Pregnant women were not allowed to enter the study.

Diagnosis of recent HIV-1 Infection

Blood was collected by finger prick for HIV rapid antibody testing with Determine HIV 1/2 (Abbott Laboratories, Chicago, IL, USA). Positive results were confirmed with a more specific Uni-Gold rapid test (Trinity Biotech Co., Wicklow, Ireland). Individuals with positive HIV-1 serology in both rapid tests were not eligible for enrollment into the study and were referred for clinical management. Recent HIV infection (RHI) was defined as a negative or indeterminate rapid test serology (first test negative or first test positive and second test negative) and positive HIV-1 viremia by reverse transcriptase–polymerase chain reaction on frozen plasma (Abbott Real-Time HIV-1 Assay, limit of detection 150 copies/mL). HIV-1 RNA testing was performed by applying a multilevel pooling scheme of 10 samples/pool as described before [46]. A subgroup of HIV-negative (NEG) time-matched controls was selected by computer randomization, which were also prospectively followed and served as controls for RHI.

Study follow-up

Subjects with RHI were seen at months 1, 2, 3, 4, 6, 9, 12, 15, and 18 after study enrollment, whereas HIV-negative controls were seen at months 1, 4, and 9. This was considered the only follow-up realistically feasible in otherwise healthy subjects in the Mozambican setting. Medical consultation and HIV counseling were provided at each medical visit. Study participants received antibiotic treatment as required according to their clinical status. They also began ART when needed, according to the Mozambican ART guidelines applicable at the time of the study (i.e., when CD4+ T cell counts were lower than 250 cells/mm3 or clinical complications requiring ART initiation occurred). If subjects had to start antibiotics or ART, they provided a last fecal sample and the study follow-up was immediately terminated. Similarly, the study follow-up was interrupted if women became pregnant. Only one clinical and analytical assessment was performed in chronically HIV-1-infected adults. In this pilot exploratory study, no formal sample size calculation was performed.

Method details

Demographic and clinical data

Demographic and clinical data were collected in a specific questionnaire which included the study group to which the patient belonged (RHI, NEG, CHI_ART, and CHI_noART); the timepoint of follow-up in months; the participant’s gender, age, weight, and height; his/her CD4+ and CD8+ T cell counts; the CD4+/CD8+ ratio; HIV-1 RNA levels; hemogram; body temperature; whether fever was reported or not within the previous 24 h of sample collection; whether the patient reported or not diarrhea the week before sample collection and its severity; and information on pregnancy, antiretroviral therapy, and antibiotic use.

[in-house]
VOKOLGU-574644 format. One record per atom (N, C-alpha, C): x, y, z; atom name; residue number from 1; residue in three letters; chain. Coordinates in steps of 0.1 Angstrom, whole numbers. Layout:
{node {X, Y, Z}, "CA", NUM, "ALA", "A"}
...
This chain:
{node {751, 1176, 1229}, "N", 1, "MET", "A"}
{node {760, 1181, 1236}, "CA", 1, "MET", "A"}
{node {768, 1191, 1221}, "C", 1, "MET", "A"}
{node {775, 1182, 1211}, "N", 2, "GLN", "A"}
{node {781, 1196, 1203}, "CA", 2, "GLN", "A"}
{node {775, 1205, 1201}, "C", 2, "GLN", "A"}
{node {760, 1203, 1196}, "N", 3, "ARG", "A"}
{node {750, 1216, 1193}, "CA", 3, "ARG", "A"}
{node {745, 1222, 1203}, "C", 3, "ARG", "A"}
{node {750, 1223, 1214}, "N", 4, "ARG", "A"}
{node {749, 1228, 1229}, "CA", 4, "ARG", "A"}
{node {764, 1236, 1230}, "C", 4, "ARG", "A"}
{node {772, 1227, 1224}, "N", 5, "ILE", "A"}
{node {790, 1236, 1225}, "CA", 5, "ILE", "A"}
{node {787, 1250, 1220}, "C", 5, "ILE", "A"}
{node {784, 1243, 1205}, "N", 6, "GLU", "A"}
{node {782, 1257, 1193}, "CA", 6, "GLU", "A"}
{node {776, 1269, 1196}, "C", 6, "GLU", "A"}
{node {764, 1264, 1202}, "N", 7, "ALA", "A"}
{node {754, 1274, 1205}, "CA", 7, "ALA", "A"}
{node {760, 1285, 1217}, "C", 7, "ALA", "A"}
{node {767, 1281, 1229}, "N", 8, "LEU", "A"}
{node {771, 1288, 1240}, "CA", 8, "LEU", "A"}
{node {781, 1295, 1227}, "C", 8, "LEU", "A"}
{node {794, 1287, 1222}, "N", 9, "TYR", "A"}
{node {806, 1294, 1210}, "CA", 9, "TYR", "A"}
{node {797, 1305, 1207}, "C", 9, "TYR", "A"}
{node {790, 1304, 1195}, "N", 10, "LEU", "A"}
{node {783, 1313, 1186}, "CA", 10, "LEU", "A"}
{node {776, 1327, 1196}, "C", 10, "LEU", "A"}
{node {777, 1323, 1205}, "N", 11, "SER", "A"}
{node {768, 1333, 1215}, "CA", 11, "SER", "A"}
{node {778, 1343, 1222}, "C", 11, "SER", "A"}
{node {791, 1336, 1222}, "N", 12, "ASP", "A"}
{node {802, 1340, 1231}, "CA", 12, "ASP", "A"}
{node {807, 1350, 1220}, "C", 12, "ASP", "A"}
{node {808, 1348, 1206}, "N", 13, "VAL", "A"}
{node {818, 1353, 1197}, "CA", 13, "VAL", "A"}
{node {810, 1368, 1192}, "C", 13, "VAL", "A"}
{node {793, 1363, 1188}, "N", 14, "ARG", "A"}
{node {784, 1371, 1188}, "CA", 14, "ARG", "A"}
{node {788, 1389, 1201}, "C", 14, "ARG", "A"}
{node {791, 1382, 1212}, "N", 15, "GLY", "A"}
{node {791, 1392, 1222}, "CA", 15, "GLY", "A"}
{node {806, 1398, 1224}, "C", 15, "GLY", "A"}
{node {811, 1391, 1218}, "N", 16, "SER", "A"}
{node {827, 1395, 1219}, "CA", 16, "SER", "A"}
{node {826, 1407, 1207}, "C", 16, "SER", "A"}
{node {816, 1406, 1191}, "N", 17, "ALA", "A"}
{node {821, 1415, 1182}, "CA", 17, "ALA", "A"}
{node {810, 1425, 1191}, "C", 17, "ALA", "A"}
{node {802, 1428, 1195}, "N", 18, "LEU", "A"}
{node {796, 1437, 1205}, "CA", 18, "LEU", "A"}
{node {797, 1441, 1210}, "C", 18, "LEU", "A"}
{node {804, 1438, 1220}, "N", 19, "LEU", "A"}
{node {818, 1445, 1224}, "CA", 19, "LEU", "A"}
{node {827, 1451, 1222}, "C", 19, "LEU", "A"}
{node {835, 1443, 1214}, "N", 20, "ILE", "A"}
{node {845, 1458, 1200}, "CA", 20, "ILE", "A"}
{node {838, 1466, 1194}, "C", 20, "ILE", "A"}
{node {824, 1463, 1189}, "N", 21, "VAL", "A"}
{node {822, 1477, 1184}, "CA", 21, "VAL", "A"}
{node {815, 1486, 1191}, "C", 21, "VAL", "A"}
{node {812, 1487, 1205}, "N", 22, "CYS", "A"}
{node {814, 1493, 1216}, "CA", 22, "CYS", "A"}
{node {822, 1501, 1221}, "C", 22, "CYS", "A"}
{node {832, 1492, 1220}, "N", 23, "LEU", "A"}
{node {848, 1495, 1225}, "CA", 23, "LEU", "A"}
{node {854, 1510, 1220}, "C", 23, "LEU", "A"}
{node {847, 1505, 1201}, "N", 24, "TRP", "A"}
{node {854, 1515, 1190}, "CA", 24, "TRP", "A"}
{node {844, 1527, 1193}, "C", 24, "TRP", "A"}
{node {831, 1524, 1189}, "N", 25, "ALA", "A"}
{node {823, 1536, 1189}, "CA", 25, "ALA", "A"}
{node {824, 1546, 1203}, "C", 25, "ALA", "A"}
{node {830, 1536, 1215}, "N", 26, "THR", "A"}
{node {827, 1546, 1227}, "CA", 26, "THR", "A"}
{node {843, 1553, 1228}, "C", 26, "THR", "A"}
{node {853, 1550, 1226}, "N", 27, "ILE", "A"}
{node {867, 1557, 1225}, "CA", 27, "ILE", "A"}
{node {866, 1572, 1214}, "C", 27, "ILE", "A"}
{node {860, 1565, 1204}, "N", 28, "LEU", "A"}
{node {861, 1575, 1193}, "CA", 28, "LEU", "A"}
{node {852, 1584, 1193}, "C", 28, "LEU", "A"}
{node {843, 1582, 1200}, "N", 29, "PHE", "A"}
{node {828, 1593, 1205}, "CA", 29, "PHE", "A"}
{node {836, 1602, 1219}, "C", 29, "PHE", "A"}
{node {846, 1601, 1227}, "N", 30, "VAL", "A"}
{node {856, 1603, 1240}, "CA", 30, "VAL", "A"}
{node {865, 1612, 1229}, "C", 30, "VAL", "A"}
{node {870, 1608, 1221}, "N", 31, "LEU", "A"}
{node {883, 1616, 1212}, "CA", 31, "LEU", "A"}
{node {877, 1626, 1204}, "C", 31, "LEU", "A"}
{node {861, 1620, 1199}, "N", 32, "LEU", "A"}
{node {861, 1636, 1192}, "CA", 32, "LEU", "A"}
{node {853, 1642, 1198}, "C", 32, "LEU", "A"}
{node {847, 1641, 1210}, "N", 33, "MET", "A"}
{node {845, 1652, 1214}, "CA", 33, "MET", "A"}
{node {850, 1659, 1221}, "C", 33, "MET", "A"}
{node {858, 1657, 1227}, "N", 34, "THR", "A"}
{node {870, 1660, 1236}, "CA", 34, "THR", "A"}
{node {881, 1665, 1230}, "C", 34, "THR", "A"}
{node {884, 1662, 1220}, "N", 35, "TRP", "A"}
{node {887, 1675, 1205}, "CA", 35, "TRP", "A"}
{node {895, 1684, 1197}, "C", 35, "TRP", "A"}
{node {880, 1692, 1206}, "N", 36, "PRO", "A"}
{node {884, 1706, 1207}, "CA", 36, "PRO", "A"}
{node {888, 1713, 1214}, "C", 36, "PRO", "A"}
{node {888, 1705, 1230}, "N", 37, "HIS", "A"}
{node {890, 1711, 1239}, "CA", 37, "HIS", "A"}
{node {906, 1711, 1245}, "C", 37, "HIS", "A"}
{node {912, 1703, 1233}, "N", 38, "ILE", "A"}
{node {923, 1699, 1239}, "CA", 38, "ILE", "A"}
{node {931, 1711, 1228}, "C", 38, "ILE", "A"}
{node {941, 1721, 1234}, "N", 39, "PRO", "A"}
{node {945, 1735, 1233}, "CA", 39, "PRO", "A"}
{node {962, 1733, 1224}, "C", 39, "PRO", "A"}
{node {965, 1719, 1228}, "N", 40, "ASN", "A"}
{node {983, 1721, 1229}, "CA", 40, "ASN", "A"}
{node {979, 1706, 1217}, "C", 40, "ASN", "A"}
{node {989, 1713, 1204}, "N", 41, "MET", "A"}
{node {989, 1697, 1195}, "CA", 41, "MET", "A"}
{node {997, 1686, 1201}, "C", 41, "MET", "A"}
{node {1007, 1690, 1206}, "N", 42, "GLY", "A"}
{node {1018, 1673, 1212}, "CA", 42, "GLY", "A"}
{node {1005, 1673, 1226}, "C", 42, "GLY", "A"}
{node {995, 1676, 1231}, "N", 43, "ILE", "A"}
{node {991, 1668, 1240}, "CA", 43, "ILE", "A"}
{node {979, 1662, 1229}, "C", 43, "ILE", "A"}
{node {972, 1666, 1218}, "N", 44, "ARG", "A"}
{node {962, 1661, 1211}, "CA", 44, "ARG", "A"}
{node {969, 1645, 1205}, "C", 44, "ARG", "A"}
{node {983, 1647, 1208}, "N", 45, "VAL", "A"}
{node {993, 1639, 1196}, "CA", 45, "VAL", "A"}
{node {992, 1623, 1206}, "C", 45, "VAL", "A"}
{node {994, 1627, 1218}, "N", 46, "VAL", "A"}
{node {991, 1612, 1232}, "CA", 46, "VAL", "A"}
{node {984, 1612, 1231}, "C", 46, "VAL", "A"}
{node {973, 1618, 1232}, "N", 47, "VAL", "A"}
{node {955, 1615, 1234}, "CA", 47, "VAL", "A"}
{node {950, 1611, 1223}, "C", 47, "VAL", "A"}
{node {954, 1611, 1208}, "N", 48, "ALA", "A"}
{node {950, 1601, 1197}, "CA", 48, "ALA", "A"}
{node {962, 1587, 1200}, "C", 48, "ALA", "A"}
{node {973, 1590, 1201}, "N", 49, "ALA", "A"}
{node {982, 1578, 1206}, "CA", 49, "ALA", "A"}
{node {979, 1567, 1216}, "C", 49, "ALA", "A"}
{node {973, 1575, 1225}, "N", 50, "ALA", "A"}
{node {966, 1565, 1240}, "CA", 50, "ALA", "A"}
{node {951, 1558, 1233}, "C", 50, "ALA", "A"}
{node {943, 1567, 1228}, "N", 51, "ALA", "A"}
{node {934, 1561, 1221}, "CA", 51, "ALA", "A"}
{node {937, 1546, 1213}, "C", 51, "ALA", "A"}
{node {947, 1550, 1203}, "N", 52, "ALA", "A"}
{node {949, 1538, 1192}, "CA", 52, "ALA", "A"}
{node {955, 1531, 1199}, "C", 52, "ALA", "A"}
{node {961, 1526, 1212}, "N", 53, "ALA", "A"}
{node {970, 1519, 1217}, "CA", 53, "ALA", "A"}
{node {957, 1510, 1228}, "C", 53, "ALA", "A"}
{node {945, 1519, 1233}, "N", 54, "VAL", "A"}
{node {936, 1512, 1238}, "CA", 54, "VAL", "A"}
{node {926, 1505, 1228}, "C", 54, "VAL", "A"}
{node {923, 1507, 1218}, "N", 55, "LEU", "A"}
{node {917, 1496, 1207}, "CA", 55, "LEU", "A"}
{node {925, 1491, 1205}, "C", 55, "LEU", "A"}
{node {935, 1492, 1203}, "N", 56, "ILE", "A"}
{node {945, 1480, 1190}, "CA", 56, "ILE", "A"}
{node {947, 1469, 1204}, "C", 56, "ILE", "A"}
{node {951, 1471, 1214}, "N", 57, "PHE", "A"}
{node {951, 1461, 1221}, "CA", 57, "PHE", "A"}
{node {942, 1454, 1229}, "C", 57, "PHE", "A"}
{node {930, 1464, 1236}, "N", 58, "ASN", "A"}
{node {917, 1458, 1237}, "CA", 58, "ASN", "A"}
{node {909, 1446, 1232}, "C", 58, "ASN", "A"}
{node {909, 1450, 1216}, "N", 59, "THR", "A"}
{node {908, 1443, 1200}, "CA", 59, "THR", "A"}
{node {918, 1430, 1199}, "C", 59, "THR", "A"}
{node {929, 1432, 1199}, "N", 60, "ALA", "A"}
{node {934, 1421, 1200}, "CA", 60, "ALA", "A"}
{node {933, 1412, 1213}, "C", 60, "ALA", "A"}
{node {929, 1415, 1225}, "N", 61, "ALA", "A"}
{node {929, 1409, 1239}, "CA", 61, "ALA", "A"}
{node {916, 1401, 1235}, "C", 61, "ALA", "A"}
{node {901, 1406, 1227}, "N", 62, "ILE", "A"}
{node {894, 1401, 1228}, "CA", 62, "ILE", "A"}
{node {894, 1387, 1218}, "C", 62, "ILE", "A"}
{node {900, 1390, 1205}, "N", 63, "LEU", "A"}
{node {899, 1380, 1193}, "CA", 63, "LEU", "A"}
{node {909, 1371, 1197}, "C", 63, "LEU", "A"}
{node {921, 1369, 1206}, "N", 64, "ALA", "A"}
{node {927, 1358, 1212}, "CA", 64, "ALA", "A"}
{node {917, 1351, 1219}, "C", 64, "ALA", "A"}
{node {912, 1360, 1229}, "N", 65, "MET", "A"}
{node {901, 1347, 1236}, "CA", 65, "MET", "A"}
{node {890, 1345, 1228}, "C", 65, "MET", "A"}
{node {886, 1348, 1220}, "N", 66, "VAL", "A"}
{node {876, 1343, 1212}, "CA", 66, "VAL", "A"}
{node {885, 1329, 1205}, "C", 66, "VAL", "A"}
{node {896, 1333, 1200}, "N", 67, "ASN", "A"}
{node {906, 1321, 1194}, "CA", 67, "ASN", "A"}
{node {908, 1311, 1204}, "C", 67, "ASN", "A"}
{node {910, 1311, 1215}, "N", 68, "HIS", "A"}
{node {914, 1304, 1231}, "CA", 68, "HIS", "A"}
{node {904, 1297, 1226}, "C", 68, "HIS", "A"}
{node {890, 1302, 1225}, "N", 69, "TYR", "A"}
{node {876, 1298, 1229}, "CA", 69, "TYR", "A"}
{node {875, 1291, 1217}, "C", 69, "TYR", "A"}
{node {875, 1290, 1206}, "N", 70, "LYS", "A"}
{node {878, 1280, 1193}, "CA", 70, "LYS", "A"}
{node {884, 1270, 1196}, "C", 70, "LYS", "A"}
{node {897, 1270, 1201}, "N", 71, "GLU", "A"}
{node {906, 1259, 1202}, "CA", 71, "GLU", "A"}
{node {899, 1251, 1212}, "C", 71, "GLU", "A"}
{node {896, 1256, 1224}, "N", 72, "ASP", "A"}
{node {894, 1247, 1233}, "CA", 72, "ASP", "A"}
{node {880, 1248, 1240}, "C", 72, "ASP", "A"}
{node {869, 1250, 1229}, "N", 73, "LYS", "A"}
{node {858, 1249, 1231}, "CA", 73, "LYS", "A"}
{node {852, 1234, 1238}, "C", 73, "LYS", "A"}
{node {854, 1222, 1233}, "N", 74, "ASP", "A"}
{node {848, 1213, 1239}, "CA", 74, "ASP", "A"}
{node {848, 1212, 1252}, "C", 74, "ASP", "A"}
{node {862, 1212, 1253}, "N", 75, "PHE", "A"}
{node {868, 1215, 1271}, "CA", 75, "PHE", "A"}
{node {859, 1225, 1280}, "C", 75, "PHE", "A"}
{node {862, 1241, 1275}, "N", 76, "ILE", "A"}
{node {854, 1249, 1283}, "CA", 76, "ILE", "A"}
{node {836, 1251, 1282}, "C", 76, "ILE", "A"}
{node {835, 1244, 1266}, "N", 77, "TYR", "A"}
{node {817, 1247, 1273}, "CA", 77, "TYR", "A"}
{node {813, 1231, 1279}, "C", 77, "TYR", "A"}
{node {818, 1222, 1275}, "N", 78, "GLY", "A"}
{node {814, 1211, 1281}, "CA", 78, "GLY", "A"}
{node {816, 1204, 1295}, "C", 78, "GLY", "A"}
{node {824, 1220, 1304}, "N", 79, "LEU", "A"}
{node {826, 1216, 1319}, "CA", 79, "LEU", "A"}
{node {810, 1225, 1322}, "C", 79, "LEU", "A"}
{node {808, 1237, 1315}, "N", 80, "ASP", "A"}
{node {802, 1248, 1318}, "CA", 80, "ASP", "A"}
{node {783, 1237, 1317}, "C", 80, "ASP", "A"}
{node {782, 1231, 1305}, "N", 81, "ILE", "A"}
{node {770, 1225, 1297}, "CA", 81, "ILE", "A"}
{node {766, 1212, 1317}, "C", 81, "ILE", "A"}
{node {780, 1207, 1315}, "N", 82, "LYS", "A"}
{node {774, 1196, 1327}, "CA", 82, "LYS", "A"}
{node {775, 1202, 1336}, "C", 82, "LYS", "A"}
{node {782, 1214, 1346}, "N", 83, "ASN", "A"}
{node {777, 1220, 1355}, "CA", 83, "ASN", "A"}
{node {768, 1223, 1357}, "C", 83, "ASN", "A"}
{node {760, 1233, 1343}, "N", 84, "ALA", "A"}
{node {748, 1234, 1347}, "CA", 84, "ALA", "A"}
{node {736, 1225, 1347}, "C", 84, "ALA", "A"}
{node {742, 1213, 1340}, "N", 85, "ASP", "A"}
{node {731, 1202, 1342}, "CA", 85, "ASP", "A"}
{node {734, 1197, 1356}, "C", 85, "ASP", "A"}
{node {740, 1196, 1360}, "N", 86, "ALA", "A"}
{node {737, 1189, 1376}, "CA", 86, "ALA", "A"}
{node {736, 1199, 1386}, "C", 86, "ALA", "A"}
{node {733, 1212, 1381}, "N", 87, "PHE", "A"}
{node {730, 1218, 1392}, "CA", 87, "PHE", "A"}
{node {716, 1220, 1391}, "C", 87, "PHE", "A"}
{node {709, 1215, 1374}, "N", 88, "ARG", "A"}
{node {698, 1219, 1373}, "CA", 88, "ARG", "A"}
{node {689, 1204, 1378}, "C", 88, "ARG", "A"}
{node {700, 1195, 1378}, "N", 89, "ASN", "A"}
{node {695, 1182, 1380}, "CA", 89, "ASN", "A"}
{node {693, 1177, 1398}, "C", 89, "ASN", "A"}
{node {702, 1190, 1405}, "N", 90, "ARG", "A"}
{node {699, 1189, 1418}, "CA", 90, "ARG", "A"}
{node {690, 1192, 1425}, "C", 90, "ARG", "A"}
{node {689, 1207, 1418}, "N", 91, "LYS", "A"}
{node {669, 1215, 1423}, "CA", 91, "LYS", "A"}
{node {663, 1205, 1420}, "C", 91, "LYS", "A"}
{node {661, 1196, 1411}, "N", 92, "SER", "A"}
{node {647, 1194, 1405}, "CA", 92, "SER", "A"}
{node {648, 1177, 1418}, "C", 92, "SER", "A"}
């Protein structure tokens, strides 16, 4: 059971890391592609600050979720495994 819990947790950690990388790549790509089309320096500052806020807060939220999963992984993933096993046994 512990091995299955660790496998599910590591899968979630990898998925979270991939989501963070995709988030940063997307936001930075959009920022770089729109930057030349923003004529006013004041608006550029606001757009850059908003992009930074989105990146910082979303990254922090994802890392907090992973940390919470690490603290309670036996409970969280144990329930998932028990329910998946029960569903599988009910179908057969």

The dataset also included information on a malaria optic microscopic assessment performed the day of sample collection, whether the participant reported malaria within the previous month of sample collection, the presence of occult blood in feces, and the result of microbiological tests in feces, including Giardia spp., Cryptosporidium spp., Entamoeba spp., Clostridium difficile toxin, as well as serologies for hepatitis B and C, syphilis and Strongyloides stercoralis.

16S rRNA gene sequencing: DNA extraction, amplicon generation and sequencing

Fecal DNA was extracted using the PowerSoil DNA Extraction Kit (MO BIO Laboratories, Carlsbad, CA, USA). The V3–V4 variable regions from the 16S rRNA gene (amplicon size expected ~ 460 bp) were PCR-amplified using the MiSeq rRNA Amplicon Sequencing protocol and primers 16S_F 5′-(TCG TCG GCA GCG TCA GAT GTG TAT AAG AGA CAG CCT ACG GGN GGC WGC AG)-3′ and 16S_R 5′-(GTC TCG TGG GCT CGG AGA TGT GTA TAA GAG ACA GGA CTA CHV GGG TAT CTA ATC C)-3′. Amplification was performed in 25 reactions containing 2.5 μl of non-diluted DNA template, 0.8 μl of each primer at 10 μM, 8.4 μl of DNA and RNA-free water, and 12.5 μl of KAPA HiFi HotStart Ready Mix (containing KAPA HiFi HotStart DNA Polymerase, buffer, MgCl2, and dNTPs, KAPA Biosystems Inc., Wilmington, MA, USA). Thermal cycling conditions consisted of an initial denaturation step (5 min at 95 °C), followed by 30 cycles of denaturation (20 s at 98 °C), annealing (15 s at 69 °C), and extension (15 s at 72 °C). These were followed by a final extension step of 1 min at 72 °C. Once the desired amplicon was confirmed in 1% agarose gel electrophoresis, the amplified DNA was stored at − 30 °C until library preparation. Amplified DNA templates were cleaned from non-DNA molecules and Illumina sequencing adapters, and dual indices were attached using the Nextera XT Index Kit (Illumina, Inc.) followed by the corresponding PCR amplification program as described in the MiSeq 16S rRNA gene Amplicon Sequencing protocol. After a second round of cleanup, amplicons were quantified using the Quant-iT™ PicoGreen® dsDNA Assay Kit (Invitrogen, Carlsbad, MA, USA) and Nanodrop 1000 (Thermo Scientific, DE, USA) and diluted in equimolar concentrations (T4 nM) for further pooling. Sequencing was performed on an Illumina MiSeqTM platform (Illumina, Inc.) according to the manufacturer’s specifications to generate paired-end reads of 300 base length in each direction.